Published on March 4, 2008
Now we understand more about capital controls and politics. As we all know, in politics timing is everything. Finance Minister Surapong Suebwonglee signalled in his first few days in office that he wanted to remove the controls. There followed a theatrical act between the Finance Ministry and the Bank of Thailand. The two bodies were trying to create the impression that they were working closely to determine the capital controls policy. Yet it was an open secret that Bank of Thailand Governor Tarisa Watanagase and her officials were strongly against removing the controls for fear that they would have their backs to the wall when it came to curbing the baht's appreciation.
After the Finance Ministry and the Bank of Thailand meeting two weeks ago, Surapong told reporters that he wanted more information from the central bank on the impact of removing the controls and other measures to cushion the Thai economy before making a decision in March or April when he would embark on an international roadshow. The opposition Democrat Party and most analysts questioned why Surapong had failed to show leadership on the capital controls. If he wanted to do it, why did he have to wait?
Surapong kept quiet. He knew exactly what he was doing.
As it turned out, Surapong was waiting for the return of ousted prime minister Thaksin Shinawatra before announcing the removal of the capital controls. Thaksin flew back to Thailand last Thursday. He announced that he would wash his hands of politics for good. But the political moves executed by the Samak government were orchestrated to coincide with Thaksin's comeback and create the impression that Thaksin was still the big boss. Tarisa had to backtrack by announcing on Friday the central bank's decision to remove the capital controls, which took effect yesterday.
The Samak government - with the shadowy Thaksin towering above - would like to send the clear signal that it will be adopting market-friendly measures. This is aimed at contrasting its policies with the poor performance of the Surayud government. Surapong will also be introducing tax measures to the Cabinet tomorrow to stimulate the domestic economy. The previous Thaksin government was good at handing out tax cuts, while squeezing out more tax revenue at the same time by shuffling money from the left pocket to the right one. And only Thaksin can do it.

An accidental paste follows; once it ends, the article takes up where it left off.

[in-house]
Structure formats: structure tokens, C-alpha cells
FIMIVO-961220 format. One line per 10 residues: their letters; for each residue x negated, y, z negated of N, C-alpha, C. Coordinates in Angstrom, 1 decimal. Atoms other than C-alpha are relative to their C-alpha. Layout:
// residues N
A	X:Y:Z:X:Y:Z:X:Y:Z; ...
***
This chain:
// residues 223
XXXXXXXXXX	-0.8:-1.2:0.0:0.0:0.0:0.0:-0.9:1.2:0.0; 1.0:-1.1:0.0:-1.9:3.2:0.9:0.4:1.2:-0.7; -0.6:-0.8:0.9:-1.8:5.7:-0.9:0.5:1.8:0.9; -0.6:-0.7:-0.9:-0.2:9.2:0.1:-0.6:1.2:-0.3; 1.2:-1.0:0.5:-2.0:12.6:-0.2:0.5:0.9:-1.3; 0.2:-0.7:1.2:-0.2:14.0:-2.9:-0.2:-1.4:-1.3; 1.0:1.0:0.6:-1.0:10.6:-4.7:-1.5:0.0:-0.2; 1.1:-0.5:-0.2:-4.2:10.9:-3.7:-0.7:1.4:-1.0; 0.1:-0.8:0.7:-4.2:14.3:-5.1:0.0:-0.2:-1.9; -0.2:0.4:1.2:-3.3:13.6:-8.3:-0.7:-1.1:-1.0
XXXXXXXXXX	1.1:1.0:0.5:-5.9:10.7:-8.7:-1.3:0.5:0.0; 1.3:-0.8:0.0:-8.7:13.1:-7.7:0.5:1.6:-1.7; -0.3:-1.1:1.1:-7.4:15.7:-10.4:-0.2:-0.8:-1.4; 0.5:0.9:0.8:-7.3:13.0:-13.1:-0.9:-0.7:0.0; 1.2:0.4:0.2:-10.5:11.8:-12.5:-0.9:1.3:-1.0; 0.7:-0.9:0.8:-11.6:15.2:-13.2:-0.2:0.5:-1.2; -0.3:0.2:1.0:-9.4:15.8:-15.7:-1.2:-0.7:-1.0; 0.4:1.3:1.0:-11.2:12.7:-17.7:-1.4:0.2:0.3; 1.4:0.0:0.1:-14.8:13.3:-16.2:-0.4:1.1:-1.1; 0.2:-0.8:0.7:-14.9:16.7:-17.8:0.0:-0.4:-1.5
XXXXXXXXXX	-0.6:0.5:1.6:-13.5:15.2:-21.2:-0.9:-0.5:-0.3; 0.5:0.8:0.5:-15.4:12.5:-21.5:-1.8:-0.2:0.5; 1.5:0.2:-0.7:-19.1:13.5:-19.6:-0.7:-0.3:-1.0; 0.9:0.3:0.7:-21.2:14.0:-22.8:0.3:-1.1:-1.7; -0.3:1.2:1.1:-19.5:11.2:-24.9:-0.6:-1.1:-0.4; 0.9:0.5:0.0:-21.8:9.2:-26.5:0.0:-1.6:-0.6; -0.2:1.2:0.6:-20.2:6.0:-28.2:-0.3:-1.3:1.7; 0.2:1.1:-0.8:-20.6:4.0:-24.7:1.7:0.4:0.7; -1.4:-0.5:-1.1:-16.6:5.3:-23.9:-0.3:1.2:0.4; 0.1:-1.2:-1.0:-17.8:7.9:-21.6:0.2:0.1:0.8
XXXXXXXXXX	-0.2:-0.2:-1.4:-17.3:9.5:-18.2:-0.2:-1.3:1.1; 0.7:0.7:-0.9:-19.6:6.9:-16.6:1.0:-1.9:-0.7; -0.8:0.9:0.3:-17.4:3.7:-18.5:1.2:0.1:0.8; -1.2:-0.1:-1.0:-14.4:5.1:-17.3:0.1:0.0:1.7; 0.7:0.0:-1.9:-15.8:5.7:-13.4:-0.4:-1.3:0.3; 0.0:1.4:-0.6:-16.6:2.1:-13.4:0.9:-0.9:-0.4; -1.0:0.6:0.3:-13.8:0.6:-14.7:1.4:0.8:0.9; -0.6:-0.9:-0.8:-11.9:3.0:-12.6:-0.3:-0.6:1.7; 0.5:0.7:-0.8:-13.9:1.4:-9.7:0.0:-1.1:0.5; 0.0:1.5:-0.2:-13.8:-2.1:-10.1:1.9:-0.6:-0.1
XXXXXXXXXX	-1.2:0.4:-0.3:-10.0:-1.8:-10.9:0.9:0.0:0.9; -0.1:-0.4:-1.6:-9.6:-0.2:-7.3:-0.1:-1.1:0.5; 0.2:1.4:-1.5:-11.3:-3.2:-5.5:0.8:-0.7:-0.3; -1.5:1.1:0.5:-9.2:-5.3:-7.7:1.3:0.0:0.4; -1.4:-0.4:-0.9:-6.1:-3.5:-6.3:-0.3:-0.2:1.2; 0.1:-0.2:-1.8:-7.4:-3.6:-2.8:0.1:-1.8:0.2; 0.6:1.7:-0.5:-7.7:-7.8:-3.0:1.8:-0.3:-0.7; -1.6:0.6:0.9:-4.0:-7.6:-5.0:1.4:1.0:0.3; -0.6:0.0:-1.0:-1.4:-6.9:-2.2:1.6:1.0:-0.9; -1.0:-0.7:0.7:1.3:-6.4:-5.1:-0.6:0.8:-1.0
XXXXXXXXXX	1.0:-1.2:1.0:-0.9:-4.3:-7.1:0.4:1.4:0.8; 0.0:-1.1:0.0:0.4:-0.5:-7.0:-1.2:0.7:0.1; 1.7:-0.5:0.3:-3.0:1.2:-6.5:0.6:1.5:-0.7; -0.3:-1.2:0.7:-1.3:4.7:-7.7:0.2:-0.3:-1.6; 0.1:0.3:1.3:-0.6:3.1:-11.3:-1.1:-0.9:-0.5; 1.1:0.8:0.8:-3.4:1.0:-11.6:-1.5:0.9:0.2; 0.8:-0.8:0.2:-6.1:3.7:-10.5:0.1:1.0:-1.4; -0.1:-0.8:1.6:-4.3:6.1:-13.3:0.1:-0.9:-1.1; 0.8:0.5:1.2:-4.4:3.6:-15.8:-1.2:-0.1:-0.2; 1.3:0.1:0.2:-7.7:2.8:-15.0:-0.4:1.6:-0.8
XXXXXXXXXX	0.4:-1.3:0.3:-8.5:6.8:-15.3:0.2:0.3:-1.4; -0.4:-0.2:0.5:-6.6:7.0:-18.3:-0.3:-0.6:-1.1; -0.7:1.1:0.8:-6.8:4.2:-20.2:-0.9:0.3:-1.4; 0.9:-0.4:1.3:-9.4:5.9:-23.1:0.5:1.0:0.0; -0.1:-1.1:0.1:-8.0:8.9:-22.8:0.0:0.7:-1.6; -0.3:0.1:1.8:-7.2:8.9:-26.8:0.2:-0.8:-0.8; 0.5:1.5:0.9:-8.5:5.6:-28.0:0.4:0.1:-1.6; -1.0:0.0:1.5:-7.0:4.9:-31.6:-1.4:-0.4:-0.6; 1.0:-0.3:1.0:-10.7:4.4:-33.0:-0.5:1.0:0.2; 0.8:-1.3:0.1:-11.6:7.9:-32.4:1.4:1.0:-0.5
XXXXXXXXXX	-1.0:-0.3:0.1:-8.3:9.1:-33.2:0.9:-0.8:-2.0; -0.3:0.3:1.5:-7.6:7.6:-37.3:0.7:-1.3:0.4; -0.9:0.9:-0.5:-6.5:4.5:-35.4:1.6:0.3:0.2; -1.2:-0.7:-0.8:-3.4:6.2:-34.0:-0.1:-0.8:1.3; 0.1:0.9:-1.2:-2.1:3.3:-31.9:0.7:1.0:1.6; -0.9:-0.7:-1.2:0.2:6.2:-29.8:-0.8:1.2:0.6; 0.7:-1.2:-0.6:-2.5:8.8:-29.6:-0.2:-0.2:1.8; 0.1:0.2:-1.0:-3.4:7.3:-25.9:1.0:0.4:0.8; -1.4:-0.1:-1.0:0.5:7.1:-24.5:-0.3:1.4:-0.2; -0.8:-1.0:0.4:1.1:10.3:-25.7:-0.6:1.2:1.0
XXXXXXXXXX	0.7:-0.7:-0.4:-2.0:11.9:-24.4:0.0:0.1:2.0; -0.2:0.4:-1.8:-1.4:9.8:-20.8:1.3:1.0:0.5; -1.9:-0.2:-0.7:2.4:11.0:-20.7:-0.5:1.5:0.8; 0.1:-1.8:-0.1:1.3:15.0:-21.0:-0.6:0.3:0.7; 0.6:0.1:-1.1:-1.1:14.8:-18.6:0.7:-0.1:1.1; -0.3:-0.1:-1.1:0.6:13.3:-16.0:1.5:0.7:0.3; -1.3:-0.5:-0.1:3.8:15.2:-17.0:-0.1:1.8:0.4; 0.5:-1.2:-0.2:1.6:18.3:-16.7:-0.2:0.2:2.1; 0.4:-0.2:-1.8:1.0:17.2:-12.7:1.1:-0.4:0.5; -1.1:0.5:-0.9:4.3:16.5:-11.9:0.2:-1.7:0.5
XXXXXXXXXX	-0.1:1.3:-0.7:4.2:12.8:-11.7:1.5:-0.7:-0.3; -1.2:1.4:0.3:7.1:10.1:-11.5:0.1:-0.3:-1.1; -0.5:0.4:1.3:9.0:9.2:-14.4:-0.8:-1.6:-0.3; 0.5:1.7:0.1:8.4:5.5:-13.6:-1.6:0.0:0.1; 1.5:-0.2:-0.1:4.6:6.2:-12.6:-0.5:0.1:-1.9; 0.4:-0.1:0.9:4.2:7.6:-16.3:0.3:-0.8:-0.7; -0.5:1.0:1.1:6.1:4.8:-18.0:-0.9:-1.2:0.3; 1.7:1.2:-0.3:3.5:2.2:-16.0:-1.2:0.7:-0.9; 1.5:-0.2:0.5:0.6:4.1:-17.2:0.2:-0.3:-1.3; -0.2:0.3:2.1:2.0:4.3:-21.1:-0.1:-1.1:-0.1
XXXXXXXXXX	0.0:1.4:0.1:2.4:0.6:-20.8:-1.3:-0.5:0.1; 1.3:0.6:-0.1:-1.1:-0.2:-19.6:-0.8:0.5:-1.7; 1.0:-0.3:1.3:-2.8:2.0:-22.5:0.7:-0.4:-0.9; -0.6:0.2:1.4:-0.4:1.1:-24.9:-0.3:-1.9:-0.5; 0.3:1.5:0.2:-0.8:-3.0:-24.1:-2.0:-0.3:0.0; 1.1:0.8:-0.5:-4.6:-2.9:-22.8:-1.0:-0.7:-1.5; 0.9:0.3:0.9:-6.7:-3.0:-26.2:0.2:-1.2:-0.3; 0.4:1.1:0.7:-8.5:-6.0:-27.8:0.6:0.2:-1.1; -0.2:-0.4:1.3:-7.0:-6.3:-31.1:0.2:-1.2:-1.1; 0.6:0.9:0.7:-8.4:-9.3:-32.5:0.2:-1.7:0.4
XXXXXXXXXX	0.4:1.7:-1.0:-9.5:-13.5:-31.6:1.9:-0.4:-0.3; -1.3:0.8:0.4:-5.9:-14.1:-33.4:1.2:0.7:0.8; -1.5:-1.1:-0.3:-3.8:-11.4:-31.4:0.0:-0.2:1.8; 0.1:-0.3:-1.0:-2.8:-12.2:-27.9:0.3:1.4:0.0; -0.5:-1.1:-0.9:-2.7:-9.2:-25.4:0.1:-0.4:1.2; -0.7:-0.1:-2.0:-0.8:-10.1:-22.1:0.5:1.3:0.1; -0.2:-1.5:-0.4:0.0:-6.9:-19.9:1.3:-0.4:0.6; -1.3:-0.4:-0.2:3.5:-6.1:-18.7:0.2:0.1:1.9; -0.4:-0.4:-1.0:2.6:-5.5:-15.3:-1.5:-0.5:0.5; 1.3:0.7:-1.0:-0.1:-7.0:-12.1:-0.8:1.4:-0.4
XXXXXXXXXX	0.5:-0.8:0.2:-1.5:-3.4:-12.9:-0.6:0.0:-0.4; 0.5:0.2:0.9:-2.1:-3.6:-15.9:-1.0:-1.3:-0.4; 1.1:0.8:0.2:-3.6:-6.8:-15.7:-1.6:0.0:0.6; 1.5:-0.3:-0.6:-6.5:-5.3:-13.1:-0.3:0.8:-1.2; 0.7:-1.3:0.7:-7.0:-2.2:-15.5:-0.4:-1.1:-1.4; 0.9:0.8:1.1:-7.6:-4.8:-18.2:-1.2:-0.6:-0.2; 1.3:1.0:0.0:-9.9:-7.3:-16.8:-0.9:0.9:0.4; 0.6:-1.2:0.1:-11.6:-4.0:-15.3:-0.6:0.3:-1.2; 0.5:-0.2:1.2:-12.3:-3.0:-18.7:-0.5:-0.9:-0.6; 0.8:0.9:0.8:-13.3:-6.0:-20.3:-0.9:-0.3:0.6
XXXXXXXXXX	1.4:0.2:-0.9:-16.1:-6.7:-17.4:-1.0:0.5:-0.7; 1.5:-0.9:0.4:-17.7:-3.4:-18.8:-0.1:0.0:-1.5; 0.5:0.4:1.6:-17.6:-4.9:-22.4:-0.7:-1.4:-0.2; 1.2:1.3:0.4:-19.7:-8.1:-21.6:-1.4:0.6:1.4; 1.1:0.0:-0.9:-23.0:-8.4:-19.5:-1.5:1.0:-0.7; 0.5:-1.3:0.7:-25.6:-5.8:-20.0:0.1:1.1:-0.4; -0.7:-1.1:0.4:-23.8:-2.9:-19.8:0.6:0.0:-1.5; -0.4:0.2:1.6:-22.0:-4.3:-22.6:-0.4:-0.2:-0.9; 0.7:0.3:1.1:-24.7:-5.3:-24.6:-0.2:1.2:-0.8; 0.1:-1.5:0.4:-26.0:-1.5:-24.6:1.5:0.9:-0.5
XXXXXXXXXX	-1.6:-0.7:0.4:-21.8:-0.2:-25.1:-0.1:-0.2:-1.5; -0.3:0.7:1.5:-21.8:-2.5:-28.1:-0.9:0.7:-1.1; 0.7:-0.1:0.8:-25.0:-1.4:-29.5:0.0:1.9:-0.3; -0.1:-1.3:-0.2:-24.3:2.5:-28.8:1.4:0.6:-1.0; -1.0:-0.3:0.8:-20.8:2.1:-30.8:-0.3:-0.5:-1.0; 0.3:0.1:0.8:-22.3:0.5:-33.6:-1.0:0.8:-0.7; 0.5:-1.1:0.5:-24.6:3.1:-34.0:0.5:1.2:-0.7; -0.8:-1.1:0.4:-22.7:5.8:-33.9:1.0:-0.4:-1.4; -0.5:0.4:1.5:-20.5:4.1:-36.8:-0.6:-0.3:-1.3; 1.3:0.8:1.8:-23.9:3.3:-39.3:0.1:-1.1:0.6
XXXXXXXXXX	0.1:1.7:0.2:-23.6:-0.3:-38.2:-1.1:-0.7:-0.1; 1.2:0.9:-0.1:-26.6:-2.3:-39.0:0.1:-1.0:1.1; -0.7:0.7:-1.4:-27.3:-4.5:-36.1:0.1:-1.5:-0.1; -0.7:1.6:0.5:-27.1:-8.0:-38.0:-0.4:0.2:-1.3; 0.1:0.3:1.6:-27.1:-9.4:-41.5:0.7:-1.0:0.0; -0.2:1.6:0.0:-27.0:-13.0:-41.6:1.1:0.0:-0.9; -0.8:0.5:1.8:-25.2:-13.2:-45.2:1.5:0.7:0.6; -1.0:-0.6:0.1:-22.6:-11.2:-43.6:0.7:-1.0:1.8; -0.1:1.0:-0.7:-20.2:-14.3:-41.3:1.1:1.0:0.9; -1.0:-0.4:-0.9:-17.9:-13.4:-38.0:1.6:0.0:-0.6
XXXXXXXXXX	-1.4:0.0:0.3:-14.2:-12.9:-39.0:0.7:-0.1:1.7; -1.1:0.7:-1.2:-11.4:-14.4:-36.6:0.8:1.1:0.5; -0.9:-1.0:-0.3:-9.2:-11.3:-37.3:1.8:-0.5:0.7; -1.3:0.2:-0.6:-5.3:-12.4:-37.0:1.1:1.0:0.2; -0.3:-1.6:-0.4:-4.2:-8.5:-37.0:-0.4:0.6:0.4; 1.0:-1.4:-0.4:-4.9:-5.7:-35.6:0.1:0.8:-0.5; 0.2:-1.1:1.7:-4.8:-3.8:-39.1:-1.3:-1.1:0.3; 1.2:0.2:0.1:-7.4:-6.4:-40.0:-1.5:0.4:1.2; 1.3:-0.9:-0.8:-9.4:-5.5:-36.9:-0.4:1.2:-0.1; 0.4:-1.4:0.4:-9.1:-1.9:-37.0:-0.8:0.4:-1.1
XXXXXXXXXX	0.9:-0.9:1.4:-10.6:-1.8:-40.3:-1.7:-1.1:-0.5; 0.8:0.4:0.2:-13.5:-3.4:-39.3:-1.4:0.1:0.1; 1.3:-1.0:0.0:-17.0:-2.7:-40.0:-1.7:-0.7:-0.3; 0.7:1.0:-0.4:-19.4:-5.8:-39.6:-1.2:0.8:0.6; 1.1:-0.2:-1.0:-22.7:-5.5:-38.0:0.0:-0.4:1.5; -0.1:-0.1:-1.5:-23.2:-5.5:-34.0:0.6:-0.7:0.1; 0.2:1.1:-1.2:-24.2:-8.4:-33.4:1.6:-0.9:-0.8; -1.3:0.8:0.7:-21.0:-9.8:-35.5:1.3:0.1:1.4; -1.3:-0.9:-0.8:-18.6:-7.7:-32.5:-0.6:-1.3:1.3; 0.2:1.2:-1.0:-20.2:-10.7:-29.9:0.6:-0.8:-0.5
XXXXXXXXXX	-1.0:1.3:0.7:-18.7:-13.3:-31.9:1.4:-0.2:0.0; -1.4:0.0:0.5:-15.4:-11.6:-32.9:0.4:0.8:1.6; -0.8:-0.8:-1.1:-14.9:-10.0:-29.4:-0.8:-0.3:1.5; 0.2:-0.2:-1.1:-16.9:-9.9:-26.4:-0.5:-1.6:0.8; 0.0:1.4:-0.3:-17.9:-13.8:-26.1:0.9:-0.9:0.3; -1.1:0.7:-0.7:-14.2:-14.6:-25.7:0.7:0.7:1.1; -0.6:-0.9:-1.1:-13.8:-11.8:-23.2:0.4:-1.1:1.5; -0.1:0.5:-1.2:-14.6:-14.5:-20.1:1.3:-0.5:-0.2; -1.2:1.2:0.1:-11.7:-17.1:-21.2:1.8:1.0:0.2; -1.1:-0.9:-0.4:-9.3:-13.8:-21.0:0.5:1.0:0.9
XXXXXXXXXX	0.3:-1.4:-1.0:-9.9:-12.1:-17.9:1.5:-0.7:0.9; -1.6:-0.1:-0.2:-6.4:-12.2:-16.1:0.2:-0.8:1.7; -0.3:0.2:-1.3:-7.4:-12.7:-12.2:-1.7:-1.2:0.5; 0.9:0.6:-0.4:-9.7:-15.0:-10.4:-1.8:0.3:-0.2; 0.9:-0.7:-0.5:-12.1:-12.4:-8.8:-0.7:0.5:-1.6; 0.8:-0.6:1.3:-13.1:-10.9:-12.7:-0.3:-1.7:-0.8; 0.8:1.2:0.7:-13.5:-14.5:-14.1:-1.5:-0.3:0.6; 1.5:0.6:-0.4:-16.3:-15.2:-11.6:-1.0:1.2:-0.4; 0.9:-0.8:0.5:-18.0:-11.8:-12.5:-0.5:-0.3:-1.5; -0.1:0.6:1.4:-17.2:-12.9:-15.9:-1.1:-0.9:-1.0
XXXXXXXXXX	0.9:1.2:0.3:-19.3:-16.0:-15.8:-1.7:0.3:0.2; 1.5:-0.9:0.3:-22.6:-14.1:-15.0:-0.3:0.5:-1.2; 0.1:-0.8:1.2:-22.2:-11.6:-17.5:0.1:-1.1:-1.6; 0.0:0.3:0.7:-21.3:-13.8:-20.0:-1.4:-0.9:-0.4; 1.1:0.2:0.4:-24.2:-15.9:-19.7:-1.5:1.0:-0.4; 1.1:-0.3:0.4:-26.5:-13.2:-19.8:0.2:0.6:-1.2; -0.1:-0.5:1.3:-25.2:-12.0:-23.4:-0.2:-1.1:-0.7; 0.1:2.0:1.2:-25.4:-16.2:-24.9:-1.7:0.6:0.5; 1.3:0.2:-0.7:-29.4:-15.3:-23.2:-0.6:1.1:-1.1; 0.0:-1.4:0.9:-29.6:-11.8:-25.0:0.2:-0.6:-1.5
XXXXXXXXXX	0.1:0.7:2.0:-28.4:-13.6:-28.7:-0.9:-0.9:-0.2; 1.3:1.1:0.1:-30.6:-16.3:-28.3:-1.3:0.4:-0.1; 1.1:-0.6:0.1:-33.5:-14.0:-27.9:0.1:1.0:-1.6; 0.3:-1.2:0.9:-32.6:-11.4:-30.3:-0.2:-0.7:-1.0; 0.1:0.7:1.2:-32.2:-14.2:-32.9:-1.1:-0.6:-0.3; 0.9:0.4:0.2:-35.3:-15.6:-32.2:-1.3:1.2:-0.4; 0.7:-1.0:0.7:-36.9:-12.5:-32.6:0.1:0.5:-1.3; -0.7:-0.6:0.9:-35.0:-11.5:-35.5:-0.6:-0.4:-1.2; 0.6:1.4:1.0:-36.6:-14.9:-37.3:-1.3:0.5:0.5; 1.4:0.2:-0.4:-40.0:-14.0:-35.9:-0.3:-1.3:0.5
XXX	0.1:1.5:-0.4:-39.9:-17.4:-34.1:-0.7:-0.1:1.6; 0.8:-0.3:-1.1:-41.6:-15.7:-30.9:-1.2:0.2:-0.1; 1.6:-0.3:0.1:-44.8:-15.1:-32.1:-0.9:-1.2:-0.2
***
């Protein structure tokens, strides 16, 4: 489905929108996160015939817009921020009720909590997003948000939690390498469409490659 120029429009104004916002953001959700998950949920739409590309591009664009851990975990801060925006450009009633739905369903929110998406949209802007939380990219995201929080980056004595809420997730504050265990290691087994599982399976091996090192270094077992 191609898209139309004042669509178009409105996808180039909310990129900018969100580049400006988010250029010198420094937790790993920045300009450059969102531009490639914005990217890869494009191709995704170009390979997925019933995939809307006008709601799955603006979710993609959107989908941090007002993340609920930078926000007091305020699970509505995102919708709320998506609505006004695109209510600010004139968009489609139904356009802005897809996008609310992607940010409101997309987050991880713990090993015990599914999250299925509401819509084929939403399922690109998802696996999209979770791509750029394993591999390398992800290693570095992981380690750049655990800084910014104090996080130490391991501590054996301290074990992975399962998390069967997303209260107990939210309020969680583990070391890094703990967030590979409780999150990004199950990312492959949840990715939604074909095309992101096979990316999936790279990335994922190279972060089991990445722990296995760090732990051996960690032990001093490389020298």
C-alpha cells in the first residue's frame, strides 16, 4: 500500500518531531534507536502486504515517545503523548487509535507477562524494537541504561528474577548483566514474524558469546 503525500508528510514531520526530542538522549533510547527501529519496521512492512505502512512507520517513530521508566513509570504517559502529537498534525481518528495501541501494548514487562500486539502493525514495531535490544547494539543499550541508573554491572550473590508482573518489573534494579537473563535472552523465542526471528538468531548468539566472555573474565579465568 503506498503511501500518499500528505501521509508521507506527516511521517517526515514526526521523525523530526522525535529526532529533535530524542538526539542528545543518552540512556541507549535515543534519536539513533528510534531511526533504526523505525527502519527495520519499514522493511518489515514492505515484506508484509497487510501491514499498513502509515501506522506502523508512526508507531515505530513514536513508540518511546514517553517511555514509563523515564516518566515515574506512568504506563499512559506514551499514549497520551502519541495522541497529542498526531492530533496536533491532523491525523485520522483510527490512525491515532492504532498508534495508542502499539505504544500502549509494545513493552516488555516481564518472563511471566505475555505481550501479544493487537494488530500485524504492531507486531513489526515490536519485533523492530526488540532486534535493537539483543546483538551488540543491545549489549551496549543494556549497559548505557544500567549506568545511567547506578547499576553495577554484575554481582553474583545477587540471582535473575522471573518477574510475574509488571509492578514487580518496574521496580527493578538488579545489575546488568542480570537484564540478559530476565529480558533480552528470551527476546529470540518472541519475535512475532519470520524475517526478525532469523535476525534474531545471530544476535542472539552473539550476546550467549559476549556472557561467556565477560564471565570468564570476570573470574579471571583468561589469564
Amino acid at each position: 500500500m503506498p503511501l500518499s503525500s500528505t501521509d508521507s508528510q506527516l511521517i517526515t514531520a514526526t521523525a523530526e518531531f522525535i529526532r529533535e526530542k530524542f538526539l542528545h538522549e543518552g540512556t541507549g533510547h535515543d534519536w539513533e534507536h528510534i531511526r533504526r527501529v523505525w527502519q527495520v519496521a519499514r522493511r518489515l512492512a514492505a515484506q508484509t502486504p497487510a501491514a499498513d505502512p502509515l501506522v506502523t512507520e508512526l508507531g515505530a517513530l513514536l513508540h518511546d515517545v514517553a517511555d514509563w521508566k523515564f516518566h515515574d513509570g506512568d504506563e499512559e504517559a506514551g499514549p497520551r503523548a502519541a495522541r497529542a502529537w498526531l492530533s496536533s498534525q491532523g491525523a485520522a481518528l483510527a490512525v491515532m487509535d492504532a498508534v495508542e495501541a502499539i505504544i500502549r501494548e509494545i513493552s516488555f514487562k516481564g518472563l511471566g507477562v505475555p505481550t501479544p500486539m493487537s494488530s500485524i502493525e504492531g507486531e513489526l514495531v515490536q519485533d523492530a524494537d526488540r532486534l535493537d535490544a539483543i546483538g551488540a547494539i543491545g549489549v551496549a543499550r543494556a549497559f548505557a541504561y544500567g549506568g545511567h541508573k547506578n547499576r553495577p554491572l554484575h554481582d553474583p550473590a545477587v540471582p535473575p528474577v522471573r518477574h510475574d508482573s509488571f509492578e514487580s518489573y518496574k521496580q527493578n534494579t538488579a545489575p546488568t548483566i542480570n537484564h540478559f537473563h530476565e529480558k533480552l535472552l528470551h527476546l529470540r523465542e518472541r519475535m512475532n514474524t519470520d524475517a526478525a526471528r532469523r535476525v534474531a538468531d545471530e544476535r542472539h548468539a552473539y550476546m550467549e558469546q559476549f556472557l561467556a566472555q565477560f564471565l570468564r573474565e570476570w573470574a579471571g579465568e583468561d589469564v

Seripisut Temiyavej, the police chief, was also sacked from his office. When the Samak government came into office, the head of the Department of Special Investigation, Sunai Manomai-udom, was the first casualty. Thaksin has to reclaim the police force. Seripisut tried to save his job by agreeing to let all senior officers belonging to the Thaksin camp be transferred back to their powerful posts. Still, Seripisut could not save his coveted position.
Then can Tarisa save her job? Surapong said an interview with Matichon that he had no intention of sacking Tarisa as rumoured. He said he could work well with the governor.
But the people in the financial markets have been speculating that it's only a matter of time before Tarisa is removed. Thirachai Phuvanatnaranubala, the secretary-general of the Securities and Exchange Commission (SEC), has emerged as a top candidate for the job. Thirachai was a central banker before he took the top position at the SEC. Thirachai has political ambition. He will be working well with Surapong's advisers, none of whom like Tarisa.
During the Thaksin government's term, MR Pridiyathorn Devakula, the central bank governor, was able to carve out the central bank's independence. With his glowing stature, Thaksin found it impossible to remove Pridiyathorn. The Samak government, in which Surapong has become one of the most powerful ministers because of his direct contact with Thaksin, might not want history to repeat itself. It remains to be seen how long it will tolerate the independence of the central bank, which has been conservative in combating inflation. But the Samak government is pursuing a pro-growth policy in full force, aiming to achieve a high economic growth rate of 6 per cent. But this high growth rate would come at a cost. With inflationary pressure, we need an independent central bank to manage inflation. It is fine that the capital controls have now been removed, but we can't afford to sacrifice an independent monetary policy.